August 09, 2022
What Parenting Coordinators are Not!
One of the most common misconceptions regarding parenting coordinators (PCs) is the suggestion that they can exercise delegated judicial power to make decisions of a binding nature. They cannot. So, what can and can’t PC’s do?
The PC role is varied but it does not include a decision-making function. This common misconception likely comes from the fact that PCs in other countries sometimes have a decision-making role. This is not the case in Australia; this would render the appointment of a parenting coordinator unconstitutional. Domestically, parenting coordination is not a decision-making process, but rather an appointment made to assist parents with the implementation of orders that have already been made by a Court.
What are the goals of Parenting Coordination?
Unlike an arbitrator or other judicial officer, a PC in Australia is not authorised to listen to disputes between parents and then impose decisions of a binding nature. Their first role, and indeed their priority above all else, is to assist parents in making orders work for them — with as little conflict as possible.
The main objectives of parenting coordination are to:
- Help parents understand and implement a parenting plan, consent orders or parenting orders made by the Court.
- Monitor the ongoing implementation of, and compliance with, orders.
- Assist parents in dealing with conflict that might arise over day-to-day issues such as
- changeovers, movement of belongings between residences, attending functions, extra-curricular
- activities, and holidays.
- Maintain the parents’ focus on their children’s best interests.
- Educate the parents in effective communication techniques and conflict resolution strategies.
- Reduce the overall levels of conflict within the parents’ relationship.
Decision-making during the Parenting Coordination period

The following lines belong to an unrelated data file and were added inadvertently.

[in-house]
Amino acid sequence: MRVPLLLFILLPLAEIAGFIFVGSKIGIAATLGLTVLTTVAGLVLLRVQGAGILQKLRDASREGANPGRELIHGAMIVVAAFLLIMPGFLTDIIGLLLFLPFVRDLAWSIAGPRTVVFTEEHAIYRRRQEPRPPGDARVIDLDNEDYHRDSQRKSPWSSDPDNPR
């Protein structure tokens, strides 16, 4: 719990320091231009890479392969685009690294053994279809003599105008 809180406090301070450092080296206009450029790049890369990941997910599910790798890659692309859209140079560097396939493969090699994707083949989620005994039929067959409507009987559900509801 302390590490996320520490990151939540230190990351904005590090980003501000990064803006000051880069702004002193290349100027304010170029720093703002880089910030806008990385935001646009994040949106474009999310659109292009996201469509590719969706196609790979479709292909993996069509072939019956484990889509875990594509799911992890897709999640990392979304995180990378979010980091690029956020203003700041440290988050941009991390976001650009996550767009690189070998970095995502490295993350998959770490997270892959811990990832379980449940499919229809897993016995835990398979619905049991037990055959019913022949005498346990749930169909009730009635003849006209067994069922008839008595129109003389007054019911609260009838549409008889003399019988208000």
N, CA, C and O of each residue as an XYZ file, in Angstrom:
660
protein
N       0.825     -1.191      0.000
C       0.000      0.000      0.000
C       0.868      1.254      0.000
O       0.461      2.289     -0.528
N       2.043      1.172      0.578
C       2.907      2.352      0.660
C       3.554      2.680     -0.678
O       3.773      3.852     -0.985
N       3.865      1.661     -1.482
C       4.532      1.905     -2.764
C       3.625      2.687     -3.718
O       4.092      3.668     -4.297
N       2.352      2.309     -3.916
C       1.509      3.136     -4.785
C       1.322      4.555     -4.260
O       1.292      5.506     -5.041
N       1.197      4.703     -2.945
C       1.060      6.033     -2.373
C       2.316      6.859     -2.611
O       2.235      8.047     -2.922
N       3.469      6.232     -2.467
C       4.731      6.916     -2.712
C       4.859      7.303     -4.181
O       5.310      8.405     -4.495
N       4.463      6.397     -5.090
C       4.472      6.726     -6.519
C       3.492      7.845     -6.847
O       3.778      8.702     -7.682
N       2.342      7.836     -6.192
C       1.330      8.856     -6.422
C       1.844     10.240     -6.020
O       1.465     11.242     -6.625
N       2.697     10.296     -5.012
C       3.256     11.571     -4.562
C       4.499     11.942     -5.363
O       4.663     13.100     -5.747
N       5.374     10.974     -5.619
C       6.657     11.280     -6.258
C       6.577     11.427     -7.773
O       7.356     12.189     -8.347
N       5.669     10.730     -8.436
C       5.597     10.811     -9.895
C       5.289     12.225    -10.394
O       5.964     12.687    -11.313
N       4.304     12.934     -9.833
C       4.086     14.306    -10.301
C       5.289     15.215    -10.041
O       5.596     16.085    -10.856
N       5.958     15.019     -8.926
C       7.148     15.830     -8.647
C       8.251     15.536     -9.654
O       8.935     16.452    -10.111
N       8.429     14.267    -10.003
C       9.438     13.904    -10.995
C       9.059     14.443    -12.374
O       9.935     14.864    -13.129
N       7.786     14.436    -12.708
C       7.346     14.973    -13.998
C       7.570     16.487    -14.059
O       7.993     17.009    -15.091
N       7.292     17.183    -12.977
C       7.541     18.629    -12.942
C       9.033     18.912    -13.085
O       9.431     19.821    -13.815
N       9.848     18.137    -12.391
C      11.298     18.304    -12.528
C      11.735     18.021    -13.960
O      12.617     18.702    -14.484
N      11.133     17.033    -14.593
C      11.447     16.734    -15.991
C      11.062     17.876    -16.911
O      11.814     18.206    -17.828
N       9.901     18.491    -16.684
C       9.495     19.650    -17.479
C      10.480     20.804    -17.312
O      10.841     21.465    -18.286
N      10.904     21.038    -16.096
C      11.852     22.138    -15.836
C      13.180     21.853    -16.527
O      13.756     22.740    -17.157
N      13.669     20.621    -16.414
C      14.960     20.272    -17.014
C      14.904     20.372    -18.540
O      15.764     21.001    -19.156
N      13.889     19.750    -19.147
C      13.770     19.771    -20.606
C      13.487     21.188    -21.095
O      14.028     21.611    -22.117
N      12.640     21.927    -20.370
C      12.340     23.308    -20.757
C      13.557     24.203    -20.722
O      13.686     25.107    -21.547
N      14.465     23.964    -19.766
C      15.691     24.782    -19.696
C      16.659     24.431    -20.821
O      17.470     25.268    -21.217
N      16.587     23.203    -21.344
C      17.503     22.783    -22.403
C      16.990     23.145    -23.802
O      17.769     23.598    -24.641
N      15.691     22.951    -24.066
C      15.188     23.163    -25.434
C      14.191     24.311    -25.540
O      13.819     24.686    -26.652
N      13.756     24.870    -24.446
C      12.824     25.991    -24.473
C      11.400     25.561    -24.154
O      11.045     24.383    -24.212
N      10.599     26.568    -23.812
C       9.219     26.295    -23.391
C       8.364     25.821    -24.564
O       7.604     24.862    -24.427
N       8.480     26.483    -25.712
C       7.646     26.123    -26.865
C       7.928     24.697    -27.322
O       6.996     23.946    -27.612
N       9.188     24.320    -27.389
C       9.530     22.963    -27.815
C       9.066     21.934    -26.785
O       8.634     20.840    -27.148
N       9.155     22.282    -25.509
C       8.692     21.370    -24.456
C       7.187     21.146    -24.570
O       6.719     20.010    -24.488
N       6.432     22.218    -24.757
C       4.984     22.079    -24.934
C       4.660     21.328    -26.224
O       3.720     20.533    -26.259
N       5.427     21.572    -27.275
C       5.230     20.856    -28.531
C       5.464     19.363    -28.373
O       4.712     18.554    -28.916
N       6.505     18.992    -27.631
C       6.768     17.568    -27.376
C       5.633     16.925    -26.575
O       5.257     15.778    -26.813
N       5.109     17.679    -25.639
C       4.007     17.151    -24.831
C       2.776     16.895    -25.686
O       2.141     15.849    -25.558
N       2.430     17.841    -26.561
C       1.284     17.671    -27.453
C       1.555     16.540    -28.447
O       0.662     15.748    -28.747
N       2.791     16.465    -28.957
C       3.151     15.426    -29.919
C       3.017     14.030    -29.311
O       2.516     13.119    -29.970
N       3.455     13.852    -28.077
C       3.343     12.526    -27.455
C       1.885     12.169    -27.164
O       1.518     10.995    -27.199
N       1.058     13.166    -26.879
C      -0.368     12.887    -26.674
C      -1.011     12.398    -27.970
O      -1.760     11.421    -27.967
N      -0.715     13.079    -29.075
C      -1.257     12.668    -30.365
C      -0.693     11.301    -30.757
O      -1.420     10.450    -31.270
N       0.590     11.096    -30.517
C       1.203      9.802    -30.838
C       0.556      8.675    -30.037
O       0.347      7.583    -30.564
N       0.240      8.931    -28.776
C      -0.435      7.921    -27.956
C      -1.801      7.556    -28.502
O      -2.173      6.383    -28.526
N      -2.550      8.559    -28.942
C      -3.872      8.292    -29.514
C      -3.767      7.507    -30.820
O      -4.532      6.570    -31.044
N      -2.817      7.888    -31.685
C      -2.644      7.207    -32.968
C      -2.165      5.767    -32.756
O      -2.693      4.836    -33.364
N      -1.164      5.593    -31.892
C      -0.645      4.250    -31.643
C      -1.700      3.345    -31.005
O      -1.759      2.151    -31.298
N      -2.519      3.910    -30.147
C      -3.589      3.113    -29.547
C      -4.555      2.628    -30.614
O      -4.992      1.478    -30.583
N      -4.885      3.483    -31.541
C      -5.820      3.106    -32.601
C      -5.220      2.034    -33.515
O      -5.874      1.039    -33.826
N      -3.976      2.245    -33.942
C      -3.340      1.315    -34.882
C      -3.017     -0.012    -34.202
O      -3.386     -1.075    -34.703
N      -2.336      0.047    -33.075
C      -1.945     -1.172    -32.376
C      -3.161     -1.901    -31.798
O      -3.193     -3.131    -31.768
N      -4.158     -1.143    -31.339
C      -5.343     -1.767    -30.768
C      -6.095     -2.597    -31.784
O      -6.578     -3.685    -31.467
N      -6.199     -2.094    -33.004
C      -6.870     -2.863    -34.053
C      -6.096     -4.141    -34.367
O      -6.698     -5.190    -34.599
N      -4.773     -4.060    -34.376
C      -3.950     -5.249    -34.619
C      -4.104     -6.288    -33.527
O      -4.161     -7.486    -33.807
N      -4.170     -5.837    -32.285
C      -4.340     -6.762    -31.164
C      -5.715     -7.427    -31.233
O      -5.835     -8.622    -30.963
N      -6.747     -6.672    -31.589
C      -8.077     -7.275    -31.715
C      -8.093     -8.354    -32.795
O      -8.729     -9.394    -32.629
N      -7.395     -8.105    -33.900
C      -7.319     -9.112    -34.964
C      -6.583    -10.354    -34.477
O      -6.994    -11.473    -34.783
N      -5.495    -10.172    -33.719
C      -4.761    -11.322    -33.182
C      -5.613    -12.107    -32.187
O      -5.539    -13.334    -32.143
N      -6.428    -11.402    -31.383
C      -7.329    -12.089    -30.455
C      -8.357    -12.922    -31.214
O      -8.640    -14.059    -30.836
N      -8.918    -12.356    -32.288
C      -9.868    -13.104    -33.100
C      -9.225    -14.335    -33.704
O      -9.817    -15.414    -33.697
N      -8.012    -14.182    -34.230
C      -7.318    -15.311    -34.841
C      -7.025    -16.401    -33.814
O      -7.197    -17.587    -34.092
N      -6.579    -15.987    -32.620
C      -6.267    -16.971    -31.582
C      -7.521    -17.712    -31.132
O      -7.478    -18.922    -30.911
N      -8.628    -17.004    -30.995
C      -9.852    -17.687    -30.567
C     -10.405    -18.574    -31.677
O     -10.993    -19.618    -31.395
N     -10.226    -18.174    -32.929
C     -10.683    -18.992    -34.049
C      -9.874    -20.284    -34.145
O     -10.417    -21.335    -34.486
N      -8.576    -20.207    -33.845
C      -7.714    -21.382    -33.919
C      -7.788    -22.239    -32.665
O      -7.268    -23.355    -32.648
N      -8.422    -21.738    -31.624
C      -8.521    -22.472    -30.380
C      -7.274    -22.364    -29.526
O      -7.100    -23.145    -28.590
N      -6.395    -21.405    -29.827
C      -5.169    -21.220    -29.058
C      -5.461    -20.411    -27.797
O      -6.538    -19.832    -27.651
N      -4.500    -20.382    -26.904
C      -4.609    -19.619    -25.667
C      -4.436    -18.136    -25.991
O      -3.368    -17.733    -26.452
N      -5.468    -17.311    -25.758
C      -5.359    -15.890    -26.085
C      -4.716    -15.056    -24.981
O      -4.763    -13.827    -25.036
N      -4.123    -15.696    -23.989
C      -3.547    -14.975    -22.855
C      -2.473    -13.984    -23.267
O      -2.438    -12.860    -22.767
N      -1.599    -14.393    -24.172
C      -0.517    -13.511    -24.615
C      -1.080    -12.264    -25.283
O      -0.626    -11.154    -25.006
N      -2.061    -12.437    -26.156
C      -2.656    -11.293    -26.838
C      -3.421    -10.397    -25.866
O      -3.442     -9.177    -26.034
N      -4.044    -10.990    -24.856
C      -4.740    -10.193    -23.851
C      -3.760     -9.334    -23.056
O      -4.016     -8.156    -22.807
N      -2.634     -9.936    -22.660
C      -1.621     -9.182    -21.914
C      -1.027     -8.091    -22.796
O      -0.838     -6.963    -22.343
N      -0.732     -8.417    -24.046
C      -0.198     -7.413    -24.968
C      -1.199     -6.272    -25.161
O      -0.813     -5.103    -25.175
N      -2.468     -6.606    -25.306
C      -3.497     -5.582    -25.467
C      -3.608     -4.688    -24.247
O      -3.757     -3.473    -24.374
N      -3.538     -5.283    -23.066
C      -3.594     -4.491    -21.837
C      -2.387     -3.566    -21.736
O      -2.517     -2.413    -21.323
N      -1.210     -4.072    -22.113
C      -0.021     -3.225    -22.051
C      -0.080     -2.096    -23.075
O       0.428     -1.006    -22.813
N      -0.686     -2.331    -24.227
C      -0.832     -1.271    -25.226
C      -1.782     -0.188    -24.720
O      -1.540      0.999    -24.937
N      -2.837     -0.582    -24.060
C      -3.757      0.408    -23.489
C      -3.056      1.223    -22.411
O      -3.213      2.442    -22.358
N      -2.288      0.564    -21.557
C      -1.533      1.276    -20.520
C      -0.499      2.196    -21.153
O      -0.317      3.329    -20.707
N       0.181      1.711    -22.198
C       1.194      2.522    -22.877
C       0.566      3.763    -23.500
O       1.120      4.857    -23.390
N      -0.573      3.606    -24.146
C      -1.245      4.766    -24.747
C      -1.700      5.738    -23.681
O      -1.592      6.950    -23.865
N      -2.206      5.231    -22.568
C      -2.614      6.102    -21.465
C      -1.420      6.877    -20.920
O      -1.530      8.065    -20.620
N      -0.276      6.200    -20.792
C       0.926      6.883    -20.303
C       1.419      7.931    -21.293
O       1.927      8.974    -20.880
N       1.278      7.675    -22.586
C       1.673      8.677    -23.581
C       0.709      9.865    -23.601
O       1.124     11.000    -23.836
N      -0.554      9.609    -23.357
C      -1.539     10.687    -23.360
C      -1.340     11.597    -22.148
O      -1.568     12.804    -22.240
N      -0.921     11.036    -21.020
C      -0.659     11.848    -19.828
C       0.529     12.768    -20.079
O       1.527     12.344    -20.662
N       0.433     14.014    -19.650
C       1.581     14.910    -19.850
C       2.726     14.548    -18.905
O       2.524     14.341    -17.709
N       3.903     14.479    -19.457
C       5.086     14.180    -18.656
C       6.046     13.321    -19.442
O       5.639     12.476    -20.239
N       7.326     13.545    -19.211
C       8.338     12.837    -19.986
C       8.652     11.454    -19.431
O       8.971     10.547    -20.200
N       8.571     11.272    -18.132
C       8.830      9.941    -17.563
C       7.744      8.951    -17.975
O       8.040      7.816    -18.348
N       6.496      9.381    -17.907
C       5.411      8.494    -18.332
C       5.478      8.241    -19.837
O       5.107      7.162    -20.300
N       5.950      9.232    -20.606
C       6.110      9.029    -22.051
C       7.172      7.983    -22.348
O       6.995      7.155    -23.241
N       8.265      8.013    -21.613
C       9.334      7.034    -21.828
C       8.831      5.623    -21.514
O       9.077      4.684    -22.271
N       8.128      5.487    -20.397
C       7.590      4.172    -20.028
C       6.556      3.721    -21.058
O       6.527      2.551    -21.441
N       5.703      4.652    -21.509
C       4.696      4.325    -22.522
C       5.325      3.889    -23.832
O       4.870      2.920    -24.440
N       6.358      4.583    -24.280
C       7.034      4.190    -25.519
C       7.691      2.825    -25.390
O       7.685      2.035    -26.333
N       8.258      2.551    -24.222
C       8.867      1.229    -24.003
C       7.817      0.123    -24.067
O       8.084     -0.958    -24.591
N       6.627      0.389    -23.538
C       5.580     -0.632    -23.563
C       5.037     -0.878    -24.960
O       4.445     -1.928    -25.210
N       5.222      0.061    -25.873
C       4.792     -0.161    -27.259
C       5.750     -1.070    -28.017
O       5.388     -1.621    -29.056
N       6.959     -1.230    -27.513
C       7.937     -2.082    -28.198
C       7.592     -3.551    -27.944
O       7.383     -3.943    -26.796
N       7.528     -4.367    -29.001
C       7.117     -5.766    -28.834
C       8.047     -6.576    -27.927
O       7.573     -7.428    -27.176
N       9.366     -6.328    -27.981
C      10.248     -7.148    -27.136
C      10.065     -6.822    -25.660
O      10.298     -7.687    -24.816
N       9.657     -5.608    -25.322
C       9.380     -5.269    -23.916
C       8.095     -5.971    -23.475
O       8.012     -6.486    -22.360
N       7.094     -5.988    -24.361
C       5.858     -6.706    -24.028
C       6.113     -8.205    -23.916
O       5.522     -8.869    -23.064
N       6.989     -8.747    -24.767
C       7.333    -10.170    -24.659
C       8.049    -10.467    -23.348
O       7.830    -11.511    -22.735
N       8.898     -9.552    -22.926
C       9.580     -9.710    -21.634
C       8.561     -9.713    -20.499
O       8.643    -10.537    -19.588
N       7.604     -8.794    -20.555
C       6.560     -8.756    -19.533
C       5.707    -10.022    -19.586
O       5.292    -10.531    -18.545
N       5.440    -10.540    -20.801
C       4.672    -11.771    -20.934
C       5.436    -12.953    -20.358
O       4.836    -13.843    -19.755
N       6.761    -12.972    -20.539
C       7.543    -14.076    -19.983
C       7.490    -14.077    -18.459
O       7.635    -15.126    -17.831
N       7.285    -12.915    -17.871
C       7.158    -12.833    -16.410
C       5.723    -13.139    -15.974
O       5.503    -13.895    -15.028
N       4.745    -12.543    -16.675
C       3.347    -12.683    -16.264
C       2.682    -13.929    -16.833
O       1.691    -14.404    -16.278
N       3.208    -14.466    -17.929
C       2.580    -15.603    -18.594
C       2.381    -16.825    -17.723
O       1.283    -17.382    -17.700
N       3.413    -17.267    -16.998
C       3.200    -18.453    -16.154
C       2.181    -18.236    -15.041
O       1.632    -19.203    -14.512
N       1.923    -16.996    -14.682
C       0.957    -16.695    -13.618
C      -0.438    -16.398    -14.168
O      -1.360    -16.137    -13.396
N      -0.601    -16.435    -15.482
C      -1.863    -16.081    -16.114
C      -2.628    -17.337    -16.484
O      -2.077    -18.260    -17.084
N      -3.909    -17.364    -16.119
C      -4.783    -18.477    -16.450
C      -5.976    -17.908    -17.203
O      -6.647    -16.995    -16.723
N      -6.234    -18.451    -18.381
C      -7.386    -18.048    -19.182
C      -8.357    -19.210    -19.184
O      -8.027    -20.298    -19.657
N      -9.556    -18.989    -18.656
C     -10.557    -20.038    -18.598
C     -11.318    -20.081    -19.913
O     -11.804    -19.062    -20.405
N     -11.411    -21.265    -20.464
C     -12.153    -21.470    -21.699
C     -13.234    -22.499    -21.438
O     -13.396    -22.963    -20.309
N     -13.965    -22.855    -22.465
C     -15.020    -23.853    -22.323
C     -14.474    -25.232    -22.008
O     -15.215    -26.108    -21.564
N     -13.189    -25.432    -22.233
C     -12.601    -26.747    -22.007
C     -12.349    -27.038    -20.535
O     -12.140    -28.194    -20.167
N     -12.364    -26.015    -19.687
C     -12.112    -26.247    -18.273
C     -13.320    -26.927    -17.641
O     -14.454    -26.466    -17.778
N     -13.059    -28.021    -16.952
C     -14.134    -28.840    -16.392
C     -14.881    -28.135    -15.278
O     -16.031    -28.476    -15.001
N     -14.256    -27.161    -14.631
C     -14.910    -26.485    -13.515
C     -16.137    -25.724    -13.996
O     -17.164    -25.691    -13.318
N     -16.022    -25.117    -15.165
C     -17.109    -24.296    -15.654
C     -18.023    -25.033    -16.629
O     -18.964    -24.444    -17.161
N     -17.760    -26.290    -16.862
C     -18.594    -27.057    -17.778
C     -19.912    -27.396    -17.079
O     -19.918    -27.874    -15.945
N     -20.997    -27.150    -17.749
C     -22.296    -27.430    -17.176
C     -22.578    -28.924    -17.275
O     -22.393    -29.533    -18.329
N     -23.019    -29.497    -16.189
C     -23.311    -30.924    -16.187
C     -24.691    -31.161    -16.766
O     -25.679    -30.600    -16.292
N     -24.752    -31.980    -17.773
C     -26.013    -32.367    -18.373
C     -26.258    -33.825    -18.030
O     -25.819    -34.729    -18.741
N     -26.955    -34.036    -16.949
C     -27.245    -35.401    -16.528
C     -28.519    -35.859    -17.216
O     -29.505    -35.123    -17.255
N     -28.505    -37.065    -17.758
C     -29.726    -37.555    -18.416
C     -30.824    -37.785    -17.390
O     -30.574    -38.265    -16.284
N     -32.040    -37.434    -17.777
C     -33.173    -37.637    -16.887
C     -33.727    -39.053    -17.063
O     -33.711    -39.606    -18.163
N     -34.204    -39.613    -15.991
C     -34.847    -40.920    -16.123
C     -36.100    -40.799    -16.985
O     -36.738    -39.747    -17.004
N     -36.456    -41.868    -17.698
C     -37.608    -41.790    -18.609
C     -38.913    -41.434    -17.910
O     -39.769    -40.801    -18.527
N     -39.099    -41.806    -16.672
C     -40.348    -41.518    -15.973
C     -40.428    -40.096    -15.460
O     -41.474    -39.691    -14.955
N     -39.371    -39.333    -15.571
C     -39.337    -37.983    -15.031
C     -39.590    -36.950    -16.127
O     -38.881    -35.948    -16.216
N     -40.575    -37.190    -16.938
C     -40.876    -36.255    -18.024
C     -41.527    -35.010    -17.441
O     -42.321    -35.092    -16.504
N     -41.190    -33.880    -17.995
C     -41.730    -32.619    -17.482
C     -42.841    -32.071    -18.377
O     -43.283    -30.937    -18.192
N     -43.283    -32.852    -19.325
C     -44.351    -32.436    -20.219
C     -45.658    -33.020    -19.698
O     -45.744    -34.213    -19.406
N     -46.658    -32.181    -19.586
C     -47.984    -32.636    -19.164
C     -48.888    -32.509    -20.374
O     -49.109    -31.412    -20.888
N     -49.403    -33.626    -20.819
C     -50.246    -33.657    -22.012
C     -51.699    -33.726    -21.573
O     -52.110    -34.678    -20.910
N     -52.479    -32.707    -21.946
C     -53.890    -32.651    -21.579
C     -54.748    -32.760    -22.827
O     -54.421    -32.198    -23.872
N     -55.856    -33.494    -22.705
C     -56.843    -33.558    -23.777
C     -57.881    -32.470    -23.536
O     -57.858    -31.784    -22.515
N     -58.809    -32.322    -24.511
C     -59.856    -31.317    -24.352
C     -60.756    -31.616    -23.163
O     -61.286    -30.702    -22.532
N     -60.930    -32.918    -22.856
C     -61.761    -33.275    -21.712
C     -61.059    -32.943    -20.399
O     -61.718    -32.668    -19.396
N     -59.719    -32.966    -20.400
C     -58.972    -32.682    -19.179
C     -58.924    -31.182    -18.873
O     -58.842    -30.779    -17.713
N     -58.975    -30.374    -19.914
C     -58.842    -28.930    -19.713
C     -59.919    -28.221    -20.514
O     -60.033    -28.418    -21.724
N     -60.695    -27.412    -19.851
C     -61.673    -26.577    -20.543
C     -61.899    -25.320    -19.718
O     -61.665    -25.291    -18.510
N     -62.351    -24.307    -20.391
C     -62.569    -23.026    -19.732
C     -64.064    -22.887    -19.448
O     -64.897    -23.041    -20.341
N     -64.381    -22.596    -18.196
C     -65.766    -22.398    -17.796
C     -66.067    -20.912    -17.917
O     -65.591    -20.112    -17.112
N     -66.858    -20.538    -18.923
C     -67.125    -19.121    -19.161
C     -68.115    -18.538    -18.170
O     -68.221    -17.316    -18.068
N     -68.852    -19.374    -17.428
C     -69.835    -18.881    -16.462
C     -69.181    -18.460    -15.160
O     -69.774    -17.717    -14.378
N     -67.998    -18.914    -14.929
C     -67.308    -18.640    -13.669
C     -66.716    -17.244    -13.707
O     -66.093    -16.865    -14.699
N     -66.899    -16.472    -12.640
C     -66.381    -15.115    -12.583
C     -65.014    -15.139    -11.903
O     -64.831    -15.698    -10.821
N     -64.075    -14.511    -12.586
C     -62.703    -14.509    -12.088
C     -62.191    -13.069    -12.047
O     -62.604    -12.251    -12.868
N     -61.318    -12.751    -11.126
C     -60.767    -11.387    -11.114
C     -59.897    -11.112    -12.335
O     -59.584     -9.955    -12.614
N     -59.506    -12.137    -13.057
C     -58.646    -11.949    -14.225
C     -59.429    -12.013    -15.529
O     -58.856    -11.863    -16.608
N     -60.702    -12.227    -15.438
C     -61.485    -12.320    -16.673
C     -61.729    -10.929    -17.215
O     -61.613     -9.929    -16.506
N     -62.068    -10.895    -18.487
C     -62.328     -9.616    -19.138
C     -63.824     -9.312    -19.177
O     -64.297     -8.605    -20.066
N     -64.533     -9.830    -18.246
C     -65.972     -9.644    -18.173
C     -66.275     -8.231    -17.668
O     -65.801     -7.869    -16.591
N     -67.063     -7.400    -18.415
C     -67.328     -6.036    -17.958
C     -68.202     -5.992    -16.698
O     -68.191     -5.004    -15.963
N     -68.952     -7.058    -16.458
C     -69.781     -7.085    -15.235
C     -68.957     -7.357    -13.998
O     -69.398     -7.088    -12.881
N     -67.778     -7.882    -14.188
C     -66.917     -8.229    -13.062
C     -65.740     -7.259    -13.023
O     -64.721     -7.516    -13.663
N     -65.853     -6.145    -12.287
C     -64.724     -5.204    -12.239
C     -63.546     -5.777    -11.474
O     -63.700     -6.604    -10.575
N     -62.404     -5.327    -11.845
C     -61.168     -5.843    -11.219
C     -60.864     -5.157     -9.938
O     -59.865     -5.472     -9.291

During the course of the PC’s appointment, which can be for a period of up to two years, the coordinator may only provide recommendations as to what they consider to be in the best interests of the child, related to the implementation of orders.
They can then work with the parents — both individually and together — to discuss the recommendations in detail, improve communication, reduce conflict over an issue, facilitate a suitable arrangement between the parents and then monitor compliance.
Parenting coordinators work with high conflict families and given the dynamics, sometimes agreement cannot be reached over a particular issue. When this happens, rather than impose a decision, the PC or the parents themselves, will seek assistance from a Family Dispute Resolution Practitioner (FDRP) to resolve the matter. Alternatively, they may seek legal advice about their other options including an application to the court for new orders.
The process of parenting coordination is complementary to our existing family law system in Australia. It alleviates the pressures on the Court by removing from the system the high conflict families who may have repeatedly engaged in litigation over parenting disputes. Parenting coordination aims to reduce the levels of conflict children are exposed to thereby breaking the cycle of long-term disadvantage that children from high conflict families may experience.
Most importantly, parenting coordination does not replace established dispute resolution practices such as mediation and FDR. It is simply an additional piece in the complex, and continually evolving, family law ‘tool kit’. Parenting coordination provides assistance for clients at a time that is traditionally under- serviced in the family law process: post-orders — a period when many need assistance with ongoing co- parenting disputes.
Parenting coordinators are usually professionals such as family lawyers, mediators, counsellors, psychologists and social workers who have undertaken special training in the process of parenting coordination. They are highly skilled at working with separated couples in conflict, and assisting with communication and dispute resolution. The parenting coordination process reminds them that they do indeed still have a common goal — good outcomes for their children.
© Anne Purcell PhD and Cassandra Pullos, Co-founders of Parenting Coordination Australia